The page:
Richard III | Schaubühne Berlin

Hong Kong Cultural Centre | December 2016

Thomas Ostermeier’s theatrical career began with the radical ‘in-yer-face’ style, staging works by Mark Ravenhill and Sarah Kane with violent intimacy. His recent work with the Schaubühne has gravitated towards more classical texts such as Ibsen and Shakespeare and older patrons are no longer in danger of fainting during performances. It would be all too easy to accuse him (as he once accused older directors) of becoming irrelevant, and to judge Richard III as less radical in the context of his earlier work. I think this would be an unfair interpretation, especially given Ostermeier’s evident self-awareness about the contradictions within institutionalised theatre. His Richard III is politically charged and makes a strong point without making crass direct references to current events. This is as relevant an interpretation of the play as I have seen; perhaps not as viscerally shocking as we might expect, but shocking in the way we are seduced by it.

Ostermeier positions himself as being what we might jokingly call ‘post-postdramatic’ – that is, for him postdramatic theatre has become the new normal and he sees his own current work as moving away from it.

“As soon as it became the majority discourse, performance and postdramatic theatre lost their power to be emancipatory. I therefore very deliberately call for a provocative battle on this crucial point.” – Thomas Ostermeier 1

It is clear that while his work is inspired by the work of people like Meyerhold, Brecht, Brook and Stein, he does not consider his approach a return to tradition; rather he sees dramatic theatre as a means of expression that still has room for progression and development. Ostermeier does not consider himself a ‘auteur’ whose visual stylistic trademarks overwhelm individual productions (naming no names). We should not approach the show expecting a visual spectacle, but rather an ensemble piece exploring how a dramatic classical text can become progressive – both artistically and politically.

The direction in which Ostermeier has chosen to take the play allows us to unabashedly follow Richard through his story, egging him on relatively unrepentantly. This is a revealing interpretation of the text, and one which wouldn’t be possible without the charisma and skill of Lars Eidinger. With the changes to the ending, this puts the play in a very different light, and shows something much more insidious and alarming than the alternative of a purely evil Richard who is justly killed. The evil is not in Richard’s own scheming, but rather the ease with which others allow themselves to be persuaded to his cause – it surprises even him! In the end it is not an external justice which puts an end to his success, but his own inability to cope with it. Shakespeare had to contend with his own current political situation; to show Richard as evil and then kill him in battle justified the line of the current monarch. There is no need for Ostermeier to be faithful to this, and his replacement of the final battle with an internal battle that seems to be part of Richard’s dream is successful in giving the play focus, without letting the audience off the hook.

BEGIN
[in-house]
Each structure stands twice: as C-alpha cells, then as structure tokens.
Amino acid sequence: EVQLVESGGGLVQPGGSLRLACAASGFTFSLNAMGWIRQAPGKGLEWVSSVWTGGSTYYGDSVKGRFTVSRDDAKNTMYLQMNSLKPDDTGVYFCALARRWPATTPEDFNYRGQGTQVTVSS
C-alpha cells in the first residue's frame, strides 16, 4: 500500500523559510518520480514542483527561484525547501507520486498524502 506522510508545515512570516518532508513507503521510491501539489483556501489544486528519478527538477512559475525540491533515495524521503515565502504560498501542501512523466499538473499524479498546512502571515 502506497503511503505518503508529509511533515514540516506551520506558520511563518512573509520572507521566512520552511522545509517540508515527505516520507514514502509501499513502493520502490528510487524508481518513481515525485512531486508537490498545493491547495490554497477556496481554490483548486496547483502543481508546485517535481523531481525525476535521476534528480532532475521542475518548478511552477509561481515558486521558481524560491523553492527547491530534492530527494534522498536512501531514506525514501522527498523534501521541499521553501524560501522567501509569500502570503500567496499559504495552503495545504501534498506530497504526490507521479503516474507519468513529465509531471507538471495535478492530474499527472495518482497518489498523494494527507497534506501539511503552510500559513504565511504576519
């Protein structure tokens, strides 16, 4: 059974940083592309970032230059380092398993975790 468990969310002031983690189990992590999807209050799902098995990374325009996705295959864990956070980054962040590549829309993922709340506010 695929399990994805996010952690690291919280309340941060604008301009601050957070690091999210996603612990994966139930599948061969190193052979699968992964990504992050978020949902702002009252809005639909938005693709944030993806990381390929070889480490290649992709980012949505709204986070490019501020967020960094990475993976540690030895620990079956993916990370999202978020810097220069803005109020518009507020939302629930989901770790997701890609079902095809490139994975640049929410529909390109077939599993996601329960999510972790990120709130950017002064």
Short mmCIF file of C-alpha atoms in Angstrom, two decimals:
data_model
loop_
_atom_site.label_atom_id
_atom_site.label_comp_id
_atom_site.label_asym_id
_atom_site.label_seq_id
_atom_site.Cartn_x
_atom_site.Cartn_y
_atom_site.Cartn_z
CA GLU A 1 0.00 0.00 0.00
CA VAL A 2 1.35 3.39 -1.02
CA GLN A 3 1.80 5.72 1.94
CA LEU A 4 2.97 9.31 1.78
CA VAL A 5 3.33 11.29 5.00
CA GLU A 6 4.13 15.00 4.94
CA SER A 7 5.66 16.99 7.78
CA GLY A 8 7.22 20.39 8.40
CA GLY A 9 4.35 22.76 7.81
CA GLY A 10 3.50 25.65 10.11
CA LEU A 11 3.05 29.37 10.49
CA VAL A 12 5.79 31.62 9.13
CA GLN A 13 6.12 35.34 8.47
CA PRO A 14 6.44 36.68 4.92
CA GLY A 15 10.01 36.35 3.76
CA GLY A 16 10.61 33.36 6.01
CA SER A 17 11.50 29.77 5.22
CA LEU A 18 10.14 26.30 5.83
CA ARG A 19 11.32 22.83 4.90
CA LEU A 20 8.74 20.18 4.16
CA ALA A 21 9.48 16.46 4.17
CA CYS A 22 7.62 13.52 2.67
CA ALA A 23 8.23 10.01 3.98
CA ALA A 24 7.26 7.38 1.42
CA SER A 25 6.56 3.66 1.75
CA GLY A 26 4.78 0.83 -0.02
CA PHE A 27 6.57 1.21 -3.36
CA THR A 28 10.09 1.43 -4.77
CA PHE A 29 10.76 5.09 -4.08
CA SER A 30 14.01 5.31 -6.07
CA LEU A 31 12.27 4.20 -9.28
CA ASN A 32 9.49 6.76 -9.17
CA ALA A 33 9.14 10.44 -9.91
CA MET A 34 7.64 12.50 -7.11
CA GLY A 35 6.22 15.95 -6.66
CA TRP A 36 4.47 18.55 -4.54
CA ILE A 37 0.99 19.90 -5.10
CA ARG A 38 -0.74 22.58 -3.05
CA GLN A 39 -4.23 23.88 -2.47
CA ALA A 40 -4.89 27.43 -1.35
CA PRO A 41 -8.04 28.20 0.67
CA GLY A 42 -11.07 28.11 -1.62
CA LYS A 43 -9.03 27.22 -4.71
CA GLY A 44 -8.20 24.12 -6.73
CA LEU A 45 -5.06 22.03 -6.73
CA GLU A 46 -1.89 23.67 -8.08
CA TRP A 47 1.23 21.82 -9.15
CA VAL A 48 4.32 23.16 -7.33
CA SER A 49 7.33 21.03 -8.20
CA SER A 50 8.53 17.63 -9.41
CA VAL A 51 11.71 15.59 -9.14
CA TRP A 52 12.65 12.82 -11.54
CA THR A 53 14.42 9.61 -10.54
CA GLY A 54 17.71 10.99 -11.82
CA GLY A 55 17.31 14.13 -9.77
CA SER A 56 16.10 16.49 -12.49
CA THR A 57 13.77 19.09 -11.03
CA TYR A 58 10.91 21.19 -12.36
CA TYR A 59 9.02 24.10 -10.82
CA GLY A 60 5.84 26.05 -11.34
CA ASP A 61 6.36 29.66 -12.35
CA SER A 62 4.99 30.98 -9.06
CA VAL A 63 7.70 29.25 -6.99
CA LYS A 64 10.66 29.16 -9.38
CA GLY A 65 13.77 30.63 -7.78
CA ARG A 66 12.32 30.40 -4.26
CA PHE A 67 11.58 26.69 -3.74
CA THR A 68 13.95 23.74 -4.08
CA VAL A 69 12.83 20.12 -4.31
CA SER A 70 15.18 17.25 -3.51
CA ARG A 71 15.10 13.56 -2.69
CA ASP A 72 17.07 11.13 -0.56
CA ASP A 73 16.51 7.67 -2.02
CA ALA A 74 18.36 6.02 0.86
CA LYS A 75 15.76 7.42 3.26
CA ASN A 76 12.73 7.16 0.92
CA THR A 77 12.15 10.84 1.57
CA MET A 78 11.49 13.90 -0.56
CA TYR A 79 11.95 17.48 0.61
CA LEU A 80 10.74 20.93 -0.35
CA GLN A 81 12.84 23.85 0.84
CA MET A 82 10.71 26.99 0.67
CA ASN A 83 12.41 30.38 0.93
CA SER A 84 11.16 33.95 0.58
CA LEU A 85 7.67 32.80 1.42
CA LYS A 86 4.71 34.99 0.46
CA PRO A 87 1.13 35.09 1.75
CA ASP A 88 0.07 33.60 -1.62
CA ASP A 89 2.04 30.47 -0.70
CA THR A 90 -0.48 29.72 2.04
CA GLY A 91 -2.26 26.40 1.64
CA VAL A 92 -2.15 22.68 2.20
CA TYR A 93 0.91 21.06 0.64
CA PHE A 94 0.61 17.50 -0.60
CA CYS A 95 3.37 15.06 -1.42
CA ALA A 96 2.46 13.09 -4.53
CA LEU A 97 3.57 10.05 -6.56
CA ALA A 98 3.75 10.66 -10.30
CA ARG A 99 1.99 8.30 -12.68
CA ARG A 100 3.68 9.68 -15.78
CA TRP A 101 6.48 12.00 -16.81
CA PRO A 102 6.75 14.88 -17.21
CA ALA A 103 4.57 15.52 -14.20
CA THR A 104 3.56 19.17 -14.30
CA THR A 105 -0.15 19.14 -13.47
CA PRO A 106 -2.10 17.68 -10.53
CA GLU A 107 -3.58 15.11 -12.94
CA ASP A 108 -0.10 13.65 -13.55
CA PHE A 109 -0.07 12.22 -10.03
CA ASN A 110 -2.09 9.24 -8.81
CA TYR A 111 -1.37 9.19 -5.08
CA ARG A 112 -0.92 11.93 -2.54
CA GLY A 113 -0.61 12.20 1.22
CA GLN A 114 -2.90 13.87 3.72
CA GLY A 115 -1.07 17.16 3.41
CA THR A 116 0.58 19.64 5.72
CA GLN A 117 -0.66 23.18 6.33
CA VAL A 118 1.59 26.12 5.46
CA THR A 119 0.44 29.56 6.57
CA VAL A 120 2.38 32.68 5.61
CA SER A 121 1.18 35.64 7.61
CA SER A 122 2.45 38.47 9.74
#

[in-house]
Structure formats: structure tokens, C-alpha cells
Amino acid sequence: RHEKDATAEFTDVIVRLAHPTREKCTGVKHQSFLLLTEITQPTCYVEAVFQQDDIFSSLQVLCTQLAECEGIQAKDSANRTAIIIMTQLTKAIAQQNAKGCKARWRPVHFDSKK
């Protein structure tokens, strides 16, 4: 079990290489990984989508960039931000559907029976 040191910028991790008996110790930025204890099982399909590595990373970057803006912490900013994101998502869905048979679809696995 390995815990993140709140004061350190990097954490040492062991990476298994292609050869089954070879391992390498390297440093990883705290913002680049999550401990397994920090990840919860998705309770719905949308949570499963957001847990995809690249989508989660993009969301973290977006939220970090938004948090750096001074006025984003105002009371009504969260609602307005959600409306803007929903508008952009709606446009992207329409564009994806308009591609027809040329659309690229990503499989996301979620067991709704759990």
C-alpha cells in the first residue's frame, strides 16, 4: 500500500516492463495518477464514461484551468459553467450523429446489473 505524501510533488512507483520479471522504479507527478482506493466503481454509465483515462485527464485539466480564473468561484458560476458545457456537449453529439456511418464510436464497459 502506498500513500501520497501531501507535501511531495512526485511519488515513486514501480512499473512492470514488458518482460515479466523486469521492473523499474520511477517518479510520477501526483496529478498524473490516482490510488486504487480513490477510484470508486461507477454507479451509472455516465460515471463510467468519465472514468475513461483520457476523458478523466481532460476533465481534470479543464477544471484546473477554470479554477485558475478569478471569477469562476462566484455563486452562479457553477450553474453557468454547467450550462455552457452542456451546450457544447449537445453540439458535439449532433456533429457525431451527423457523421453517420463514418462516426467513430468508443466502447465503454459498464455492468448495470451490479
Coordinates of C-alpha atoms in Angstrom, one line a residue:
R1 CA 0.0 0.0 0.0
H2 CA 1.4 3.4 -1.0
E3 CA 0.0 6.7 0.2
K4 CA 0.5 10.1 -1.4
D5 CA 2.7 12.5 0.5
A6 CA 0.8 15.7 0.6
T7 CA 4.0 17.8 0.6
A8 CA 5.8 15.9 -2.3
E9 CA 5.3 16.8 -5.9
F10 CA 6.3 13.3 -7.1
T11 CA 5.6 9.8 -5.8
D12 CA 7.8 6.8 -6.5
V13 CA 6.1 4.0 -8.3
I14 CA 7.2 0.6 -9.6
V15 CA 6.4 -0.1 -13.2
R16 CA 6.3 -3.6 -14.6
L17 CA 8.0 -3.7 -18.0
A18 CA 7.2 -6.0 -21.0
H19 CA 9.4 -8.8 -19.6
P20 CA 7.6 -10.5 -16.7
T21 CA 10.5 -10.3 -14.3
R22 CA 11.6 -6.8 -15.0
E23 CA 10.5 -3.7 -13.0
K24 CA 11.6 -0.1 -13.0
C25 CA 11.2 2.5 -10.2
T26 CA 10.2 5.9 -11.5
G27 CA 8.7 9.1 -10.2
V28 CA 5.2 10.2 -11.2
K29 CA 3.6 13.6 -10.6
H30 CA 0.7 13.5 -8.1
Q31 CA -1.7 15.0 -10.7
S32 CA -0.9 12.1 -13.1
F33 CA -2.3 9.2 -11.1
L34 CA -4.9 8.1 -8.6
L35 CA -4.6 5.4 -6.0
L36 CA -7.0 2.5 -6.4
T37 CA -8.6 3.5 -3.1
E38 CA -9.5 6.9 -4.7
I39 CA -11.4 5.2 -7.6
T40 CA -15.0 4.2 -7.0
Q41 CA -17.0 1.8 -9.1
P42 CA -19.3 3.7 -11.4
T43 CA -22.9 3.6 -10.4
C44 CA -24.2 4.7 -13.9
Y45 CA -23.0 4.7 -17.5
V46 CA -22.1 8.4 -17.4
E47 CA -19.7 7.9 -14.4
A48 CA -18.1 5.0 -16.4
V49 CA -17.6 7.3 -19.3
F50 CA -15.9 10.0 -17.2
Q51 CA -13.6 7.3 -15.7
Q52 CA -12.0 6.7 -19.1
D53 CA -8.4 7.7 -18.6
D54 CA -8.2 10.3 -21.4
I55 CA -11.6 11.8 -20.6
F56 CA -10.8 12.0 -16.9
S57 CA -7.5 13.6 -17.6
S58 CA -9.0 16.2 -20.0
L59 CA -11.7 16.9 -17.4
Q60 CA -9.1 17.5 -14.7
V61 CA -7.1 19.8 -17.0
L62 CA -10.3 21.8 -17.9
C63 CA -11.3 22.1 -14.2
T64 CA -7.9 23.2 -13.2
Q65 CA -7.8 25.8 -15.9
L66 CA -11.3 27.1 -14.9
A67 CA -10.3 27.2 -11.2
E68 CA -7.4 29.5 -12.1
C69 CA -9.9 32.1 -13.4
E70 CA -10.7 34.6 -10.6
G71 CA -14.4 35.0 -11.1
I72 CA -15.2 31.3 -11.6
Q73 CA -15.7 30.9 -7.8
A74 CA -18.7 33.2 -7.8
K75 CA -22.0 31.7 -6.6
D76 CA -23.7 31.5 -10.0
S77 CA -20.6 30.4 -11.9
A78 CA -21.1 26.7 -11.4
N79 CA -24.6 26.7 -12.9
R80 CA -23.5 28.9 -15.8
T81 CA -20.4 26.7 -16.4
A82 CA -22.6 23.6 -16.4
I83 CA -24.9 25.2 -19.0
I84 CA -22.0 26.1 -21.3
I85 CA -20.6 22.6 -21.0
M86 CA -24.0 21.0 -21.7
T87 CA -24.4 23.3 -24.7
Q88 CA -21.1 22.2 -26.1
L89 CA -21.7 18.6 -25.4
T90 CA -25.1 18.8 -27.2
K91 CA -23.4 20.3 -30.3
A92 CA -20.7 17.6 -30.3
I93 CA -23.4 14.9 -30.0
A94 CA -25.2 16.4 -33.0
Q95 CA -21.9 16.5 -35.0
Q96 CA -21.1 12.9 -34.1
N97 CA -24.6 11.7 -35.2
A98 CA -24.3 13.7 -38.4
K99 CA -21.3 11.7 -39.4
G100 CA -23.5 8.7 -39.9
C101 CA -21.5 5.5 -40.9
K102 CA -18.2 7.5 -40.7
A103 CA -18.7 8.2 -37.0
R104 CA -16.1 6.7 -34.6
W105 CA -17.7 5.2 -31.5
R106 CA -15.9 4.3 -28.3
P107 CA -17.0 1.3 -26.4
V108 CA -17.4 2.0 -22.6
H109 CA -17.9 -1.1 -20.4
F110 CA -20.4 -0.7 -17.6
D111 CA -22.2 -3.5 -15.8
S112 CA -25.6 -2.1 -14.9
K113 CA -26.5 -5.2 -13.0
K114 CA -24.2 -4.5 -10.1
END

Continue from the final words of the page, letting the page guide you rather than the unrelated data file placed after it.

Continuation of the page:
The relationships between the characters in the history plays are a bit hard to keep track of, and we are helped out by a quiet Star Wars-esque surtitle prologue detailing the background of the War of the Roses. The opening ensemble work during Richard’s famous monologue is extremely well executed, giving us some idea of the dynamics of relationships, status and setting up what is to come. The characters of the disenfranchised aristocracy are played off well against the ascendant family of Elizabeth, and it is easy to see the parallels to our society without it being shoved in our faces.

Jan Pappelbaum’s set resembles an Elizabethan stage, and this is predictably easy to justify for Shakespeare. In the Schaubühne, the auditorium is also more like a compressed Globe, which fits Ostermeier’s trademark intimacy as well as the historical relevance. In the larger space at Hong Kong Cultural Centre Grand Theatre, there is not such close physical proximity, but the actors have no trouble adapting to the larger space, and Lars Eidinger still creates an effective intimacy with the audience. This has the interesting effect of revealing the setting to be more like an ancient Greek theatron, complete with skene, paraskenion, ekkyklema and even a mechane. Bear with me on this one while I find a diagram:

The role of the ekkyklema (a kind of rolling platform which is pushed through the central door) is to reveal the inside – often characters who have died off stage. The first entrance of the rolling platform in Richard III is also to reveal a body: Henry VI. The platform is used skillfully and makes for smooth transitions that keep us in the rhythm of the play (take note, blackout artists!). The mechane (crane) in ancient Greek theatre was often used to bring gods onto the stage from above when they entered to fix everything at the end – hence ‘deus ex machina’. Here we have a suspended microphone throughout the performance (another type of machine), but it is also used at the end to hoist up the body of Richard like an animal – an interesting inversion of the original use of the mechane.

“For [Ostermeier], echoing Meyerhold, nothing should be on stage unless it directly contributes to the performance, and in particular supports the actors’ play.” 1 – Jan Pappelbaum

It is clear that while Pappelbaum jokes about being a ‘decorator’ his set is anything but, serving the play rather than adding to it. The use of sand and clay, Greek and Elizabethan design, gives the setting a timelessness while avoiding the overpowering specificity of somewhere like the Globe.